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A more detailed look at the data shows the Tories hold 122 seats with a less-than-10% majority, which would also fall within the ‘at risk’ category. 

Latest Polling Trends Show Movement

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In the latest YouGov poll, Labour has 46% of the voting intention, Conservatives have 21%, and Reform has 15%. The worry for the Tories is that Reform is trending upwards, and they’re trending downwards, so it could all change.

Lack of Big Promise From Tories

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The Tory party doesn’t really have an identifiable position on which they’re running. So far, their policy announcements all benefit the older members of society and do very little for the youth. They want to secure pensions and force 18-year-olds into National Service. 

Labour Running on Economy

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The largest thrust of the Labour campaign is to build the economy and sort the national finances. They’ve promised to grow the economy without tax rises so we can start growing again. 

Reform Running on Immigration

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As you’d expect, immigration reform is being implemented as their key policy. They want to stop immigration and incentivise the hiring of British workers by imposing higher levels of tax on immigrant workers. 

A Landslide Will Win Election

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We can be almost sure that a landslide victory will win this election. A centrist Labour has the backing of business. The Tories have committed the ultimate act of self-harm with Brexit, and tactical voting will do the rest.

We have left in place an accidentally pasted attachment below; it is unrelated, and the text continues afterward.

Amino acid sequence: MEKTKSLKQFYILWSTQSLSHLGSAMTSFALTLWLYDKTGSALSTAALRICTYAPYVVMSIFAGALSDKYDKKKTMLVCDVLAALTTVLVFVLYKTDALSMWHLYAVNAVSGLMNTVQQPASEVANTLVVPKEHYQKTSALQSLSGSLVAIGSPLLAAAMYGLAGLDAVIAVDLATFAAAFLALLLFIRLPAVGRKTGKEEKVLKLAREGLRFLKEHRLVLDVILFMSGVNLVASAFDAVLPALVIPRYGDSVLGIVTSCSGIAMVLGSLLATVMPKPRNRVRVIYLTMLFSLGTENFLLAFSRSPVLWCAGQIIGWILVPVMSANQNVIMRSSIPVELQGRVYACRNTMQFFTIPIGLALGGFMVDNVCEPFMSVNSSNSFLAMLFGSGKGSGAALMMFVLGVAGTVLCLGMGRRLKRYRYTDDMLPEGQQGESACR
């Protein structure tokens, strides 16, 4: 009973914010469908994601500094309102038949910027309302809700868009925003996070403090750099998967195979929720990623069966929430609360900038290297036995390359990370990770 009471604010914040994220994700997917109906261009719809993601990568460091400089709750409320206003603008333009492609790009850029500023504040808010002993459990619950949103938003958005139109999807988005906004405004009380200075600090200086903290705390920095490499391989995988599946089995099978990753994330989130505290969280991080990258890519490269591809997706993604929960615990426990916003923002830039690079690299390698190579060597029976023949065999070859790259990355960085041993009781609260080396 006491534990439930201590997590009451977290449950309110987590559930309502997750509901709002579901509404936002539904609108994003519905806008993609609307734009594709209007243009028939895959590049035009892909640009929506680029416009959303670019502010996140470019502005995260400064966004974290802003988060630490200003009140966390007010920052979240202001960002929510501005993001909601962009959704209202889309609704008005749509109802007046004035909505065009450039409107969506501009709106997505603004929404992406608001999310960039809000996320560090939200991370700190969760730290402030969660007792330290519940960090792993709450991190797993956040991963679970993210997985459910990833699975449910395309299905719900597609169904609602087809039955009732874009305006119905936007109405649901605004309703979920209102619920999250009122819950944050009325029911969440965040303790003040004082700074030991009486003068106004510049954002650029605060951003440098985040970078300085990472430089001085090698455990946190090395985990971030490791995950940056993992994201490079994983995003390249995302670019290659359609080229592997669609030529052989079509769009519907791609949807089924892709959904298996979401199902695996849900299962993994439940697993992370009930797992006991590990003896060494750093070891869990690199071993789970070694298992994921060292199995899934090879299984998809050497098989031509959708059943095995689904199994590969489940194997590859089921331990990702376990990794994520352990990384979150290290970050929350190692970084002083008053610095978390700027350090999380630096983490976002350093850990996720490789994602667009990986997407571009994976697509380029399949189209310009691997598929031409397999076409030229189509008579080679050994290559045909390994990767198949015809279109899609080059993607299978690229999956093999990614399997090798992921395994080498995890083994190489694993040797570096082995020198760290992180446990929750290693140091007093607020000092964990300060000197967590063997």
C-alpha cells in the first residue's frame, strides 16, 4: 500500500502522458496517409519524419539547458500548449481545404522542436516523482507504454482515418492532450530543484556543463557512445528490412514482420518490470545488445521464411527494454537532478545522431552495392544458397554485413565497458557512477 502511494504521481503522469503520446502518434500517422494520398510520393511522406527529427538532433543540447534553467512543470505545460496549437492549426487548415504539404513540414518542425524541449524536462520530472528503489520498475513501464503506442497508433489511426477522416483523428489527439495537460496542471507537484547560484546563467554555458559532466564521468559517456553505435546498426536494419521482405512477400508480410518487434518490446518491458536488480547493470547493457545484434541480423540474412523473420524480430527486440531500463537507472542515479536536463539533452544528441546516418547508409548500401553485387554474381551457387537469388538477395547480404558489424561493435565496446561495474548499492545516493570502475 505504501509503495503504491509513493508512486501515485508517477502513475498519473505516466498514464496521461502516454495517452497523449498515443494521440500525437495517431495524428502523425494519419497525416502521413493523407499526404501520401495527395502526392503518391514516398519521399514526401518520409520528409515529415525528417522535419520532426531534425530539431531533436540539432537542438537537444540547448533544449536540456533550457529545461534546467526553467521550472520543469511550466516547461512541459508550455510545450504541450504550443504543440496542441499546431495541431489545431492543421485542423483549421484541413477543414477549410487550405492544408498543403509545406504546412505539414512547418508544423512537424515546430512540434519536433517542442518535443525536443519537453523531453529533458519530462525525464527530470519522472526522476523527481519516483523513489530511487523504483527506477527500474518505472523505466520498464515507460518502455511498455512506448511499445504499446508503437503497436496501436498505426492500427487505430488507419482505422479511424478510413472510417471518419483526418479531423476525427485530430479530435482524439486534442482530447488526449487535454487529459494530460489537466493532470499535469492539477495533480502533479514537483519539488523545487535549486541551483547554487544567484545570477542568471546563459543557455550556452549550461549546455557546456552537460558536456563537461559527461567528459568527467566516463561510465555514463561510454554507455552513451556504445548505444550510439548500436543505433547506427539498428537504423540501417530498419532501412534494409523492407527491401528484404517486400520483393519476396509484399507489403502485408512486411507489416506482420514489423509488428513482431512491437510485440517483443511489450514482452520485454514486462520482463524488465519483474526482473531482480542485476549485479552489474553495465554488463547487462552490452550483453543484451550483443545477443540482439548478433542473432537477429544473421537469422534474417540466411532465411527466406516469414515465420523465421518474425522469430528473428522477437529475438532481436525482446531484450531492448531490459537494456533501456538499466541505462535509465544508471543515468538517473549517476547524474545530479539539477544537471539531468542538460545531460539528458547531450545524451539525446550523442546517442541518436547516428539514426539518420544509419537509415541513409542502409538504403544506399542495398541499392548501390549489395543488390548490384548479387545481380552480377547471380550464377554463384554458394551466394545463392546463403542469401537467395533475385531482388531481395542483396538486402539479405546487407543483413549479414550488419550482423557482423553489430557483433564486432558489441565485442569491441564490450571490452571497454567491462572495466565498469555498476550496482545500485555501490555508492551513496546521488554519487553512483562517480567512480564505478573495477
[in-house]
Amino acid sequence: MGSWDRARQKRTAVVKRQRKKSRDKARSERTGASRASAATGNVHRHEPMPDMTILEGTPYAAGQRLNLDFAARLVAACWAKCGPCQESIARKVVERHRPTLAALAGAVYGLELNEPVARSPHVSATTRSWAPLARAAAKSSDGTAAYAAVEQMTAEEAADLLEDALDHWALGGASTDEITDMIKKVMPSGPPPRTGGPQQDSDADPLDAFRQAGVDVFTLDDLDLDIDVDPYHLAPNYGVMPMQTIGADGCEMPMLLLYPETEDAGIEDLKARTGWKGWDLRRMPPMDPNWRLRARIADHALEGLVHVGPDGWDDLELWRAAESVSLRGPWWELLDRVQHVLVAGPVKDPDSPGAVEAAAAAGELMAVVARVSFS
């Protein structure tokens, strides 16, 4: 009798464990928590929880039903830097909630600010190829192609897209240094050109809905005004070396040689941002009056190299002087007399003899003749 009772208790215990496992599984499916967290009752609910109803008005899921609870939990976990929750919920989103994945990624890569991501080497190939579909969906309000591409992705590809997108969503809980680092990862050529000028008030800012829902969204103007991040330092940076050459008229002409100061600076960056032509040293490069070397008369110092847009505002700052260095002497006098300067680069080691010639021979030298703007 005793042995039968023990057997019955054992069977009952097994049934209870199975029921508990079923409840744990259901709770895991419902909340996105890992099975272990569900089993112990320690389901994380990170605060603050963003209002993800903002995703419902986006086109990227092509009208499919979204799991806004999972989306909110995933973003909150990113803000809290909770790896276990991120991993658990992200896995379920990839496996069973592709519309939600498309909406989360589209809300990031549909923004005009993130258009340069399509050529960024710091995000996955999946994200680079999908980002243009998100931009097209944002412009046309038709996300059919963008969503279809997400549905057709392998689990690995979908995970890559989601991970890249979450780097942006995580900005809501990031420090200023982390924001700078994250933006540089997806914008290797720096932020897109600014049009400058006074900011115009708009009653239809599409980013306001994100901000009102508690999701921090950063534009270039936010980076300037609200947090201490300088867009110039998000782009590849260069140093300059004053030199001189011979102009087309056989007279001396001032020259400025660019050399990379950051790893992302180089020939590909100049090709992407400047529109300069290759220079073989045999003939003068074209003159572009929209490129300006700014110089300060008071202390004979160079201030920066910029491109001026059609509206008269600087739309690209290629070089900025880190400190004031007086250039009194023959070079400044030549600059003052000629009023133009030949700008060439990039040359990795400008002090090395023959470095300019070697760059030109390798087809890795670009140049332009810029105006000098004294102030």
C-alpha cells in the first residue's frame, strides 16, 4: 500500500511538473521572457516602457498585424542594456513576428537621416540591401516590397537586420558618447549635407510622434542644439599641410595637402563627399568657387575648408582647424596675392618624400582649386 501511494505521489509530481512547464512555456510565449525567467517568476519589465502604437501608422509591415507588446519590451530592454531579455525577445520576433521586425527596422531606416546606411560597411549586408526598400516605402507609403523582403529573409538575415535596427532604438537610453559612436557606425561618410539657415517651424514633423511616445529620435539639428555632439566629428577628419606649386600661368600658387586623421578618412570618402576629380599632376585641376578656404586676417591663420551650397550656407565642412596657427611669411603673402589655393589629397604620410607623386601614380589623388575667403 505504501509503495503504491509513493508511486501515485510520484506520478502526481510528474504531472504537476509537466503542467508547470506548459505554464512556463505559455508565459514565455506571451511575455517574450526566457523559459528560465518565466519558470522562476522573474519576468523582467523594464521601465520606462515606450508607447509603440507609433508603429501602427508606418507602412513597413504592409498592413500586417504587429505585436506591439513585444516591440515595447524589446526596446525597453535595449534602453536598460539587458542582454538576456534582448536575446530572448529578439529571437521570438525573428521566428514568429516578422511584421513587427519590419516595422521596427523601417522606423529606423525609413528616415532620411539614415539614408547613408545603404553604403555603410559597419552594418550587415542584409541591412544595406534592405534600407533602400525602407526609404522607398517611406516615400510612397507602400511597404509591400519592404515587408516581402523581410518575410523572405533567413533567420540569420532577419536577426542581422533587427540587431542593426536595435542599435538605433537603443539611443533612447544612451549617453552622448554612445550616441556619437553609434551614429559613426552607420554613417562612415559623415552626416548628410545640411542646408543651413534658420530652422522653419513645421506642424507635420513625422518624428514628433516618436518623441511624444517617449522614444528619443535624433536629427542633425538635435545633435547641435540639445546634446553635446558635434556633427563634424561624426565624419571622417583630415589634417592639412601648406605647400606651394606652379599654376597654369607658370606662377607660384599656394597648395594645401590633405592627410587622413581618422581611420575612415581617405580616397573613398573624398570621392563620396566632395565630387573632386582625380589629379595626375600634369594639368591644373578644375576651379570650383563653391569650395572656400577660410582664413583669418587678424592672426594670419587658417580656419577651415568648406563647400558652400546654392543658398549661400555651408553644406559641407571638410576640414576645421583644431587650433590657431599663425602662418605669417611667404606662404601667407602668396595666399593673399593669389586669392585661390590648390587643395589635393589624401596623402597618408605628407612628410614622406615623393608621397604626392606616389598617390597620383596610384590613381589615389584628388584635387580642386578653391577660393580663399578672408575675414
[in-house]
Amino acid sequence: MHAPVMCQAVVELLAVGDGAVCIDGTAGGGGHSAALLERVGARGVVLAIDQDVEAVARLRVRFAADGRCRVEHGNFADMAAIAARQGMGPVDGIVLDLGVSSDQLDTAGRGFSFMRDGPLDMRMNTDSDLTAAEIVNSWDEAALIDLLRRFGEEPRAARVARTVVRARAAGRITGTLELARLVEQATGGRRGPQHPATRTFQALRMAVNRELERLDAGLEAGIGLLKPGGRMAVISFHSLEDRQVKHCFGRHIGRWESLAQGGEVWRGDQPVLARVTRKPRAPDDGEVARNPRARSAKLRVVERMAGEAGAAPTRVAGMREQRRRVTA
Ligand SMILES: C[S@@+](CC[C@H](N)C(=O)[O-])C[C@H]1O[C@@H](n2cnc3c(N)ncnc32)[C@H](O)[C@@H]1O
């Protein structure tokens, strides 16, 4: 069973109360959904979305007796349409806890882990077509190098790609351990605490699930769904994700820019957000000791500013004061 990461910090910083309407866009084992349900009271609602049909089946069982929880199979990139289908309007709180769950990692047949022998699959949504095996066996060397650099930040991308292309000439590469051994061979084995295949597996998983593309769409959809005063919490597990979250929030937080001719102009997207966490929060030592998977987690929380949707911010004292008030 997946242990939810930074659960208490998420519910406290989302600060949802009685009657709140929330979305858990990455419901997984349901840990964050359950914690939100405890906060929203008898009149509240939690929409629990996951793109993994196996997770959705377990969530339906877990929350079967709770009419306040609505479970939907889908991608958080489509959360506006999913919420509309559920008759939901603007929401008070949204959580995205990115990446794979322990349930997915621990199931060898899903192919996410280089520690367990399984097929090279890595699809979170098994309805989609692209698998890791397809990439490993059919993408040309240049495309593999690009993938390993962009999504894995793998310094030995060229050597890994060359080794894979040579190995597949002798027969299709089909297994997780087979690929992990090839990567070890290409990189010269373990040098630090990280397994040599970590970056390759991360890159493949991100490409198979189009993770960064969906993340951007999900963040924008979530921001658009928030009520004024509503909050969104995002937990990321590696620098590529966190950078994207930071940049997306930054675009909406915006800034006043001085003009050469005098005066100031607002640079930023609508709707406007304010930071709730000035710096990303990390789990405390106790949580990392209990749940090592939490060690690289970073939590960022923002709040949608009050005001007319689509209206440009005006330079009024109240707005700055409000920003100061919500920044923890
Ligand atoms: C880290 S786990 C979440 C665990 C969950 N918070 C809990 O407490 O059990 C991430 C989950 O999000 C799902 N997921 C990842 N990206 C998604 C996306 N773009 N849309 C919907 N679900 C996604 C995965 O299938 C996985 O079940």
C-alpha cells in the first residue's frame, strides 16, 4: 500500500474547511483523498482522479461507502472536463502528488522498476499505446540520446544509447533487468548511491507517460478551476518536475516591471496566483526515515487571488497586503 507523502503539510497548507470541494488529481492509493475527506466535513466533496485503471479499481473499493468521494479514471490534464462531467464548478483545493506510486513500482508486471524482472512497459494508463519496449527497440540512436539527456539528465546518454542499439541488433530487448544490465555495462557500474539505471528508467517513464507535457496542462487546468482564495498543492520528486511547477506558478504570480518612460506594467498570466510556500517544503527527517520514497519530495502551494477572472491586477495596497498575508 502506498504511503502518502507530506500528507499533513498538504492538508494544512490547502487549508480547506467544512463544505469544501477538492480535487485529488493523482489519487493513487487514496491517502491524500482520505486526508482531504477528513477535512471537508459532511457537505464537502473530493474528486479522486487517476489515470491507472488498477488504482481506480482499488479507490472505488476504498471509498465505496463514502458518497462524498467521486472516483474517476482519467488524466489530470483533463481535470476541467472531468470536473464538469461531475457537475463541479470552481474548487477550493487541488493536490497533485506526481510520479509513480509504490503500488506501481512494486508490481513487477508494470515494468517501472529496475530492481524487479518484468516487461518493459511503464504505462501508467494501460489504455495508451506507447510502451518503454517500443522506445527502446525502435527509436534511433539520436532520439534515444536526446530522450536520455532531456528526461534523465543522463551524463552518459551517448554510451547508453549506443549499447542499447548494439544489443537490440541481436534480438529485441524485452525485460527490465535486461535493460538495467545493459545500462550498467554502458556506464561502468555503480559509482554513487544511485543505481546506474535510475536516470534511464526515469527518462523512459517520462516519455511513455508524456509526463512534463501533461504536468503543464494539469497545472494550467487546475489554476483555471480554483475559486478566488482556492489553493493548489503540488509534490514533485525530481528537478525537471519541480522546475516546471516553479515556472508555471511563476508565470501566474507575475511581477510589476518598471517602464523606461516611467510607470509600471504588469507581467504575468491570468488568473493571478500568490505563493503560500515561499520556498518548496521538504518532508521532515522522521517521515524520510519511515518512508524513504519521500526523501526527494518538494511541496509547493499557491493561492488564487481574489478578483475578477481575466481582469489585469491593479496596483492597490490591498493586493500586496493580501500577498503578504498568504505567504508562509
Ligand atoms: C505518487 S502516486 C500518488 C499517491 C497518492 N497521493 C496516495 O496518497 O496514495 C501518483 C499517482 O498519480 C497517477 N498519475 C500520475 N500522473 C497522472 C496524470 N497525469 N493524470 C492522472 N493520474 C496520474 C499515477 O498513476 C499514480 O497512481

Will the Tories Even Be the Opposition?

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We’re faced with the genuine possibility that, for the first time in over 100 years, there’s a chance that the opposition party won’t be either the Tories or Labour. 

Opposition Party Largest Outside of Government

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The main opposition is the party with the second highest number of seats, and whilst it’s not especially likely, the Tories could lose enough seats to no longer be the main opposition. 

Depends on Reform and Lib Dems

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Labour will win; we can be almost certain of that. What happens on the right and in the middle will determine the rest. Some moderate Tories might join the Lib Dems, and the right-leaning Tories might join Reform. 

Predictions Show Tories Could Drop to 66 Seats

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Some estimates show that the Tories could end up with 66 seats, down from 376 in 2019. The Lib Dems are estimated to take 59. If they could win a handful more and Reform take another couple, the Tories might end up out of opposition. 

Revolution in UK Politics

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A dreadful election performance has been an issue in the making for the Tories, with ten years of in-fighting and sideshows coming home to roost. Either way, it’ll shake up the main parties, and they’ll learn from it. 

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The post Stark Reality: Tories Might Not Even BE the Opposition Party After Election first appeared on Edge Media.